Is gossip merely trivial worthless babbling and chatter? Or does it serve a cultural purpose much more profound?
The fact of the matter is what Webster dictionary describes as “habitually revealing sensational facts about others in the form of chatty talk” is a universal cultural attribute. From a little village in Lithuania to Manhattan, men and women practice this time honored tradition with regularity—some with more fervor than others.
Commenting on women’s oral culture, feminist theorist Deborah Jones has praised the bonding role gossip plays amongst women by describing it as, “a way of talking between women in their roles as women , intimate in style , personal and domestic in topic and setting.” To be sure, women do not have a monopoly on gossip, as men do it more often than they are willing to admit. Thus to take an essentialist stance on the notion of gossip is a folly.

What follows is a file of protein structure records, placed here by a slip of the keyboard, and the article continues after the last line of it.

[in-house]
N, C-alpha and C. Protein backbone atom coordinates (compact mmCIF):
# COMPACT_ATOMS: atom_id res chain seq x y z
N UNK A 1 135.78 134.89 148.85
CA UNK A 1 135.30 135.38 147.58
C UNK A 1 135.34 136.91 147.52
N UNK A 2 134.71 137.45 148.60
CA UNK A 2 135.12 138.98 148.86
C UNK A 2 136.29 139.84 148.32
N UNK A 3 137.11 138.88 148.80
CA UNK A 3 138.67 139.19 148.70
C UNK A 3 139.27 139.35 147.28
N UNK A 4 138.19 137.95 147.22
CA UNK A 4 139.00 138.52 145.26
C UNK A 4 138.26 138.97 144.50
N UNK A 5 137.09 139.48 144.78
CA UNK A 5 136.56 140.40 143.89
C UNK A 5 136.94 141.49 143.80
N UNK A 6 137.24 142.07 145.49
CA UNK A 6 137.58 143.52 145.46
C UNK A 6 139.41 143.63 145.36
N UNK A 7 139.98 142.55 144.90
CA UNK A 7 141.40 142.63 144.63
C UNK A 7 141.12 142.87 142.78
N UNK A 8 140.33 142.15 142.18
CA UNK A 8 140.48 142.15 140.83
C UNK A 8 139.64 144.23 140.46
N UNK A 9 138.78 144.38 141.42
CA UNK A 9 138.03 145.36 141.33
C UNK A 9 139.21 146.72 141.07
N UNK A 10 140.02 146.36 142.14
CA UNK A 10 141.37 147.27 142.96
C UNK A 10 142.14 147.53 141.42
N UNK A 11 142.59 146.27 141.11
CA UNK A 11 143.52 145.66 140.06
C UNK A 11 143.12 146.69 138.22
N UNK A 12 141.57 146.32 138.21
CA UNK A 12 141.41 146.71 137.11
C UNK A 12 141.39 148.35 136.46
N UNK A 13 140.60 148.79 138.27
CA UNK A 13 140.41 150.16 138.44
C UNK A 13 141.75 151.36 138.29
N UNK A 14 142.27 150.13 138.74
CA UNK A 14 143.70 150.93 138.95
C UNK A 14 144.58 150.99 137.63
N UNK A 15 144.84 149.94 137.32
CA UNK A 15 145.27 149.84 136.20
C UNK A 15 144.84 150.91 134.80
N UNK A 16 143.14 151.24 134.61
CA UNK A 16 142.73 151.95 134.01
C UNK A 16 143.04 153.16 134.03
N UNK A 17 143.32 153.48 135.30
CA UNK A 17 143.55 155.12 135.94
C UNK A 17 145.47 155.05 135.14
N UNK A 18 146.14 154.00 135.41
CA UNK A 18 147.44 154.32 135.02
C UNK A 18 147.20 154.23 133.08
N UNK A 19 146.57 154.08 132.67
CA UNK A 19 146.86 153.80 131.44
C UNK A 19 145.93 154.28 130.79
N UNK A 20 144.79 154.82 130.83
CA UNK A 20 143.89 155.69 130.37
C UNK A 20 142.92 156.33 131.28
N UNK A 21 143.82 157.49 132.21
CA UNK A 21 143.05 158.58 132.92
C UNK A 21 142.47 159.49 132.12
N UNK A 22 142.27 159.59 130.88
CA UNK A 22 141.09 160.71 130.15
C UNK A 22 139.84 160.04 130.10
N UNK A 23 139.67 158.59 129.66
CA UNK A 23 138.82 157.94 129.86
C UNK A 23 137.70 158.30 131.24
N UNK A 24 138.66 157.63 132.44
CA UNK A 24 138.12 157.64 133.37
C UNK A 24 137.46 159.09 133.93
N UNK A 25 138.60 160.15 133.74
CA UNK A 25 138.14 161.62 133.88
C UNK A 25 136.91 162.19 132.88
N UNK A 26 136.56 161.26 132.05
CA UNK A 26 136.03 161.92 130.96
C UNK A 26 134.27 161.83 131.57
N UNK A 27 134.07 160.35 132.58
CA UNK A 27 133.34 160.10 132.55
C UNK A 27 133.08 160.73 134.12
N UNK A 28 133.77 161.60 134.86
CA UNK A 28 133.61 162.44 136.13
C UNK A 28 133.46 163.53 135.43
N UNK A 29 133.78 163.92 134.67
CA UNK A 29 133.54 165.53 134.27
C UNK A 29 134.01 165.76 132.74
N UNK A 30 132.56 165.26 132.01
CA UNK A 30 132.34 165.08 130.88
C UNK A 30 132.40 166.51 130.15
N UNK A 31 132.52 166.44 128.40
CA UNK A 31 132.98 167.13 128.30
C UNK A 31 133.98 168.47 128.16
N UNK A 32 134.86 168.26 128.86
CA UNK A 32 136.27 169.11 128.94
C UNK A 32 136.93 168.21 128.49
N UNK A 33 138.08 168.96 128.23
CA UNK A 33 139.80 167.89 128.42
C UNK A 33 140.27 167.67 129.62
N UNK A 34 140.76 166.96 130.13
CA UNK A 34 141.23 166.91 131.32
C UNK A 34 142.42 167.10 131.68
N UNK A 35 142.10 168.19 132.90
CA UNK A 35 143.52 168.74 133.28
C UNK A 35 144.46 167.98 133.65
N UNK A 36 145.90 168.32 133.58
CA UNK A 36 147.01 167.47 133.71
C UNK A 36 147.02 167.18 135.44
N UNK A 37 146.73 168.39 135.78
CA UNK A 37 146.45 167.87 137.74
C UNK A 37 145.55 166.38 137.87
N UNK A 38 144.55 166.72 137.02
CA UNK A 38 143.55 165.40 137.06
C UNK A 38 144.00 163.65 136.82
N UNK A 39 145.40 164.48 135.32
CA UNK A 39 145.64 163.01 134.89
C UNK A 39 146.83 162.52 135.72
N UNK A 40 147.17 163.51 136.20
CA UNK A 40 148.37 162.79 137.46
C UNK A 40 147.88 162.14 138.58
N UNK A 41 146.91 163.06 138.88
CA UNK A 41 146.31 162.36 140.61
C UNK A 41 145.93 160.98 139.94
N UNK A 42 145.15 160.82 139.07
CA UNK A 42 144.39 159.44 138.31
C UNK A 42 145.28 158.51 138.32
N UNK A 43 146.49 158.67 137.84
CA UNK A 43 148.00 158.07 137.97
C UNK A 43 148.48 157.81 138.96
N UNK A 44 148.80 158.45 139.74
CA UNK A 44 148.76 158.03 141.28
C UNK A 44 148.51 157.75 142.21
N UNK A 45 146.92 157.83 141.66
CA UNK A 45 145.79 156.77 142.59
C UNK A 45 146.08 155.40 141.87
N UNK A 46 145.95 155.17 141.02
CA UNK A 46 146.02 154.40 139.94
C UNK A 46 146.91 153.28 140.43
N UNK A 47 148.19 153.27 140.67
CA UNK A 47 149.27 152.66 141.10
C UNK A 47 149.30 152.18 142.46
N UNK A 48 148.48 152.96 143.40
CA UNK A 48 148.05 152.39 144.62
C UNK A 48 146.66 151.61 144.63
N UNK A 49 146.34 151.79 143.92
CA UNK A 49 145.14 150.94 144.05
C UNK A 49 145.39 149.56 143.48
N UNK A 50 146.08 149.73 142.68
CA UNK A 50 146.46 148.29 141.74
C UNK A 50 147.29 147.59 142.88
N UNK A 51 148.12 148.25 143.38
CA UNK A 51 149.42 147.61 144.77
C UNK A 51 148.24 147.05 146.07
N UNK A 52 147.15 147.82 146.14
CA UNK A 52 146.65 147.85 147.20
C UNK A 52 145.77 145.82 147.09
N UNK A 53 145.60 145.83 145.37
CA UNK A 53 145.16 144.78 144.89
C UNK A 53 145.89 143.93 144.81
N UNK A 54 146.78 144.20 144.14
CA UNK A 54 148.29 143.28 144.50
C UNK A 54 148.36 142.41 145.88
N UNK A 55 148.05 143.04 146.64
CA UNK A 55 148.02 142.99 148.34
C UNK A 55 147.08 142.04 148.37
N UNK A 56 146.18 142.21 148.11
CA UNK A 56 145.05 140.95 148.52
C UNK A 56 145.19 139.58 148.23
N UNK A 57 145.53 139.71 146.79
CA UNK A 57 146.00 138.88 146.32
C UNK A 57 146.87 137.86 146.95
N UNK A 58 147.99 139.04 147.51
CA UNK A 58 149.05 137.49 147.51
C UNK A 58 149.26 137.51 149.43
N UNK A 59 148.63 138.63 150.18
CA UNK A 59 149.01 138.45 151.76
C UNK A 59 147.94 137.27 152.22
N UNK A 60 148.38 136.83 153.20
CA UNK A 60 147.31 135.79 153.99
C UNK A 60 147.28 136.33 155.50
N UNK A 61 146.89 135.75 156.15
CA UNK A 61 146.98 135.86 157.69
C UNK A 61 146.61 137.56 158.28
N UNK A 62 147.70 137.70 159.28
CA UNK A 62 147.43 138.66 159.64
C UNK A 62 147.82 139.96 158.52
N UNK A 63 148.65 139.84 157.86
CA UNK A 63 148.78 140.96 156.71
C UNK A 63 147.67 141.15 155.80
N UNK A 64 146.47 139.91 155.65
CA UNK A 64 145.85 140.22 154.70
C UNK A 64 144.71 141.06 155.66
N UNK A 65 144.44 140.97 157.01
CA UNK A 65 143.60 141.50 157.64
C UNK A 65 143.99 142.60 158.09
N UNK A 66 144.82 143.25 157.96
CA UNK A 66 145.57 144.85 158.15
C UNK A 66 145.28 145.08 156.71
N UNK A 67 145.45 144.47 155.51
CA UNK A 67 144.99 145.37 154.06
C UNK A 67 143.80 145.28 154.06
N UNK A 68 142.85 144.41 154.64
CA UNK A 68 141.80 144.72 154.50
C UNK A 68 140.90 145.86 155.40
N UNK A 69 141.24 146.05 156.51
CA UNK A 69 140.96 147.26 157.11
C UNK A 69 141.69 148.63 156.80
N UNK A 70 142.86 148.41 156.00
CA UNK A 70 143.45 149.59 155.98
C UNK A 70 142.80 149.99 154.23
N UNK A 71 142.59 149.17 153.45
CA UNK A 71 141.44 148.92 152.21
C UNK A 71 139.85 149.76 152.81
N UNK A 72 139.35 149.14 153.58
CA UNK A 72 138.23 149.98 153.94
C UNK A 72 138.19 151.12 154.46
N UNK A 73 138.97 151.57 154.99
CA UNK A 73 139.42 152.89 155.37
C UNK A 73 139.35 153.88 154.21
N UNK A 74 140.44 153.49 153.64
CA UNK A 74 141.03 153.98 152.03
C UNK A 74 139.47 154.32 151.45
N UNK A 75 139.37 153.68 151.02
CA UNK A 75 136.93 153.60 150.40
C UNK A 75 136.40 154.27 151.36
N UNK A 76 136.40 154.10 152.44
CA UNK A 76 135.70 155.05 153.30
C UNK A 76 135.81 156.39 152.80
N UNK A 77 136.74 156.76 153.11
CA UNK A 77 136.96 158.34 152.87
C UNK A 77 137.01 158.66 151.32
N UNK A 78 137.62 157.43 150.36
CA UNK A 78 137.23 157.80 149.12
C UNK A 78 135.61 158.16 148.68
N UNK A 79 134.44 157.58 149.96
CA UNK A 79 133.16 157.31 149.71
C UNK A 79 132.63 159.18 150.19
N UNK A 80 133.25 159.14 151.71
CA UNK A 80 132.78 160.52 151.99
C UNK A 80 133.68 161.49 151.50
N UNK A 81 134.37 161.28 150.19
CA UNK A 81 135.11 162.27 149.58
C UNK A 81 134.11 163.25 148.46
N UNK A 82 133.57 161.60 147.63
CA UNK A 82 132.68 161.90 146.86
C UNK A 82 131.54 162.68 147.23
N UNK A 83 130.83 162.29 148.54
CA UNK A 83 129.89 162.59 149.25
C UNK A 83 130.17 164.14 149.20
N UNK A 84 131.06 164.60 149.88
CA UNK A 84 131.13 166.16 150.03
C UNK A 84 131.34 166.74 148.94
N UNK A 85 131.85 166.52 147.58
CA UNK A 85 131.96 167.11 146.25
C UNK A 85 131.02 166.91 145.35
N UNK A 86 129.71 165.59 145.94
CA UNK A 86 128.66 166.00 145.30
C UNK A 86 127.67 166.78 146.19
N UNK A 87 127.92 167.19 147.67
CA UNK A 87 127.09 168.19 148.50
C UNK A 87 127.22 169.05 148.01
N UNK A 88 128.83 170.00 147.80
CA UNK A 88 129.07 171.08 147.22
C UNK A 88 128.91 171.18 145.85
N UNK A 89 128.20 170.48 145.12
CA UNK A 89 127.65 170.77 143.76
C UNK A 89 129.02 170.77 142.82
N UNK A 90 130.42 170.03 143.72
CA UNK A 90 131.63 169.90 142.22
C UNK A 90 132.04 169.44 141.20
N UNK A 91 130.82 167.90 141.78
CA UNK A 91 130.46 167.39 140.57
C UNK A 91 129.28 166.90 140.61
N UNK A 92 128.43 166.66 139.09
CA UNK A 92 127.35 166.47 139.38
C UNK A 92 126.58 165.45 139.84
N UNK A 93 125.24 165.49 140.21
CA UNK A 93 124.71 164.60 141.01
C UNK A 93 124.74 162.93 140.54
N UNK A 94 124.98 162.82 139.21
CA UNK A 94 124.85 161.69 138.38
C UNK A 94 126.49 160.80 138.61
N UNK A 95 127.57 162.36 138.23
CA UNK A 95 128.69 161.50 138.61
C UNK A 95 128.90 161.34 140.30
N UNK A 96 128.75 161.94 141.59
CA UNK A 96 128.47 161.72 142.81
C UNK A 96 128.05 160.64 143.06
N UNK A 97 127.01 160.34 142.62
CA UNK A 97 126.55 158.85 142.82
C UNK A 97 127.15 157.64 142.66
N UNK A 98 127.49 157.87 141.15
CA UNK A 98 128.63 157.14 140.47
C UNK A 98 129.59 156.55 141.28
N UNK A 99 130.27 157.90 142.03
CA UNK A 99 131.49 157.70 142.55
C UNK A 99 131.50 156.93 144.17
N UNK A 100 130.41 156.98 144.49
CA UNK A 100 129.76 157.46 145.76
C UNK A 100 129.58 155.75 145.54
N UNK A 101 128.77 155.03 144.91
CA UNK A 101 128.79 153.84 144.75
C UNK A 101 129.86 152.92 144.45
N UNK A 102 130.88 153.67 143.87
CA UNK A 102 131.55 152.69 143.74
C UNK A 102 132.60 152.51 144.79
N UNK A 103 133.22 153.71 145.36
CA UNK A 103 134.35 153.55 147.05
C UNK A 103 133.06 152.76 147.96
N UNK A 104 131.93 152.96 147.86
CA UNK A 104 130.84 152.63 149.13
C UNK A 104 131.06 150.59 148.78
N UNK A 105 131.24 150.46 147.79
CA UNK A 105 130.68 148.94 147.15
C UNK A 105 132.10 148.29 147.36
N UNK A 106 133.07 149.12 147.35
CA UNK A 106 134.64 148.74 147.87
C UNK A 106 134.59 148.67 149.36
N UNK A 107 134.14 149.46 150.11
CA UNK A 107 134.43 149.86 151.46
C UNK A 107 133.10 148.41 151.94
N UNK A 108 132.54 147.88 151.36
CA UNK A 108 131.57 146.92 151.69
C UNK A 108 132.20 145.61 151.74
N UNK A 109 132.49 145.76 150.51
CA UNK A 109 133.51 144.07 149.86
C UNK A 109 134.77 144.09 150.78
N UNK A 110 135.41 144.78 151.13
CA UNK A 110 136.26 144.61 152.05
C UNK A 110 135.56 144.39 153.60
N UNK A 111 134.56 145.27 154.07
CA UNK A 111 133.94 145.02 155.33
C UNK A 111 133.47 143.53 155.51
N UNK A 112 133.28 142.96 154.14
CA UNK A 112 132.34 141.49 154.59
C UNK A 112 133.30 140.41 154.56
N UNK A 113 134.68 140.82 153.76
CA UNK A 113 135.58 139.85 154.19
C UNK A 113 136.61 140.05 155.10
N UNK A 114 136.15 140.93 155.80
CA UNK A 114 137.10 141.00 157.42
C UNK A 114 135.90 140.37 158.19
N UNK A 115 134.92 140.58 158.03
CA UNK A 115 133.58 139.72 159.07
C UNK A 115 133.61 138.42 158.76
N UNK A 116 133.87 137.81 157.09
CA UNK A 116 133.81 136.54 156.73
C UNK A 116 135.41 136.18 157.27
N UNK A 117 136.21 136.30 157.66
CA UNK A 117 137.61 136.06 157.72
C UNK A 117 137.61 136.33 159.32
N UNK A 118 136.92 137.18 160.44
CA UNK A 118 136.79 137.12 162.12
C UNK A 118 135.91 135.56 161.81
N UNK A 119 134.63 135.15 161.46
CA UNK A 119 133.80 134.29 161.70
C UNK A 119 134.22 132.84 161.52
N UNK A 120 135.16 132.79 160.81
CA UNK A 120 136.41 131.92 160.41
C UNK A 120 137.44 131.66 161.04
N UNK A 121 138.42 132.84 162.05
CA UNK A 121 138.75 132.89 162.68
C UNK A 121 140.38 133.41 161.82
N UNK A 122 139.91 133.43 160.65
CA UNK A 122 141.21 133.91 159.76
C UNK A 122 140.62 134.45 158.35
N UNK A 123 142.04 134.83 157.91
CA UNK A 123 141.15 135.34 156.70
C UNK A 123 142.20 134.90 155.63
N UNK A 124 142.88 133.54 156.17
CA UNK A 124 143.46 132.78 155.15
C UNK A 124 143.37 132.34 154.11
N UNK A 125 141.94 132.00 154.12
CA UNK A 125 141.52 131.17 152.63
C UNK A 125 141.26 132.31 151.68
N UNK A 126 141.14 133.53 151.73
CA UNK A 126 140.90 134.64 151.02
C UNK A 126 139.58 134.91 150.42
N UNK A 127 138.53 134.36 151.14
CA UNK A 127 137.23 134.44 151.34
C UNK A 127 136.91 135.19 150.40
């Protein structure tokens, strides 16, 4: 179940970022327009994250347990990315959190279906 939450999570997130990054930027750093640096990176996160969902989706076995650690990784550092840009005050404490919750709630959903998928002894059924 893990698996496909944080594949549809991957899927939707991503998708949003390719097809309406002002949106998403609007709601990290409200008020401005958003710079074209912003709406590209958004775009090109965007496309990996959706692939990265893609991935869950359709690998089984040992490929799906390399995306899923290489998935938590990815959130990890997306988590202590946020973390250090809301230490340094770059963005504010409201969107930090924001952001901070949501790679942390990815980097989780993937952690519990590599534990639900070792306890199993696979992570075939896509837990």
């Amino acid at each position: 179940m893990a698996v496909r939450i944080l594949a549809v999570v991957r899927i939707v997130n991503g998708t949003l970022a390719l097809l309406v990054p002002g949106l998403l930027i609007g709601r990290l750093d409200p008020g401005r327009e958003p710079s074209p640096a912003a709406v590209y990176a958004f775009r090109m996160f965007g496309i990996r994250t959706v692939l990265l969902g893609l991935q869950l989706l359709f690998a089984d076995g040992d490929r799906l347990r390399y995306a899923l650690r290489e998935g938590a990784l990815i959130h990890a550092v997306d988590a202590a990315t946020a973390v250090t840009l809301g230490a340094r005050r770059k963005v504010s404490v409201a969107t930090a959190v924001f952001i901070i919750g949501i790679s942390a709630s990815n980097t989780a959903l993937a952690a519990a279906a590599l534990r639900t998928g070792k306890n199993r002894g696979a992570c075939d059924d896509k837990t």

From a philosophical standpoint, I should like to put a Daosit lens on this cultural practice. Like many other forms of communication amongst human beings such as small talk neighbors have with each other or the trivial question and answers that go on between merchants and their customers, it is not the content that matters in gossip. In fact, I argue that the content is irrelevant. It is the naturalness of it that makes gossip an integral part of the way of going about living. We intuitively understand the interconnectivity of humans and one of the ways we reinforce this connectivity is through gossip. In many ways gossip is a medium that brings us closer together. Of course, from a Buddhist perspective gossip is alright so long as we can say the sensational stories about a person behind his or her back, also in his or her presence. That is one way to keep the content of gossip ethically sound—an ethics of gossip, if you will.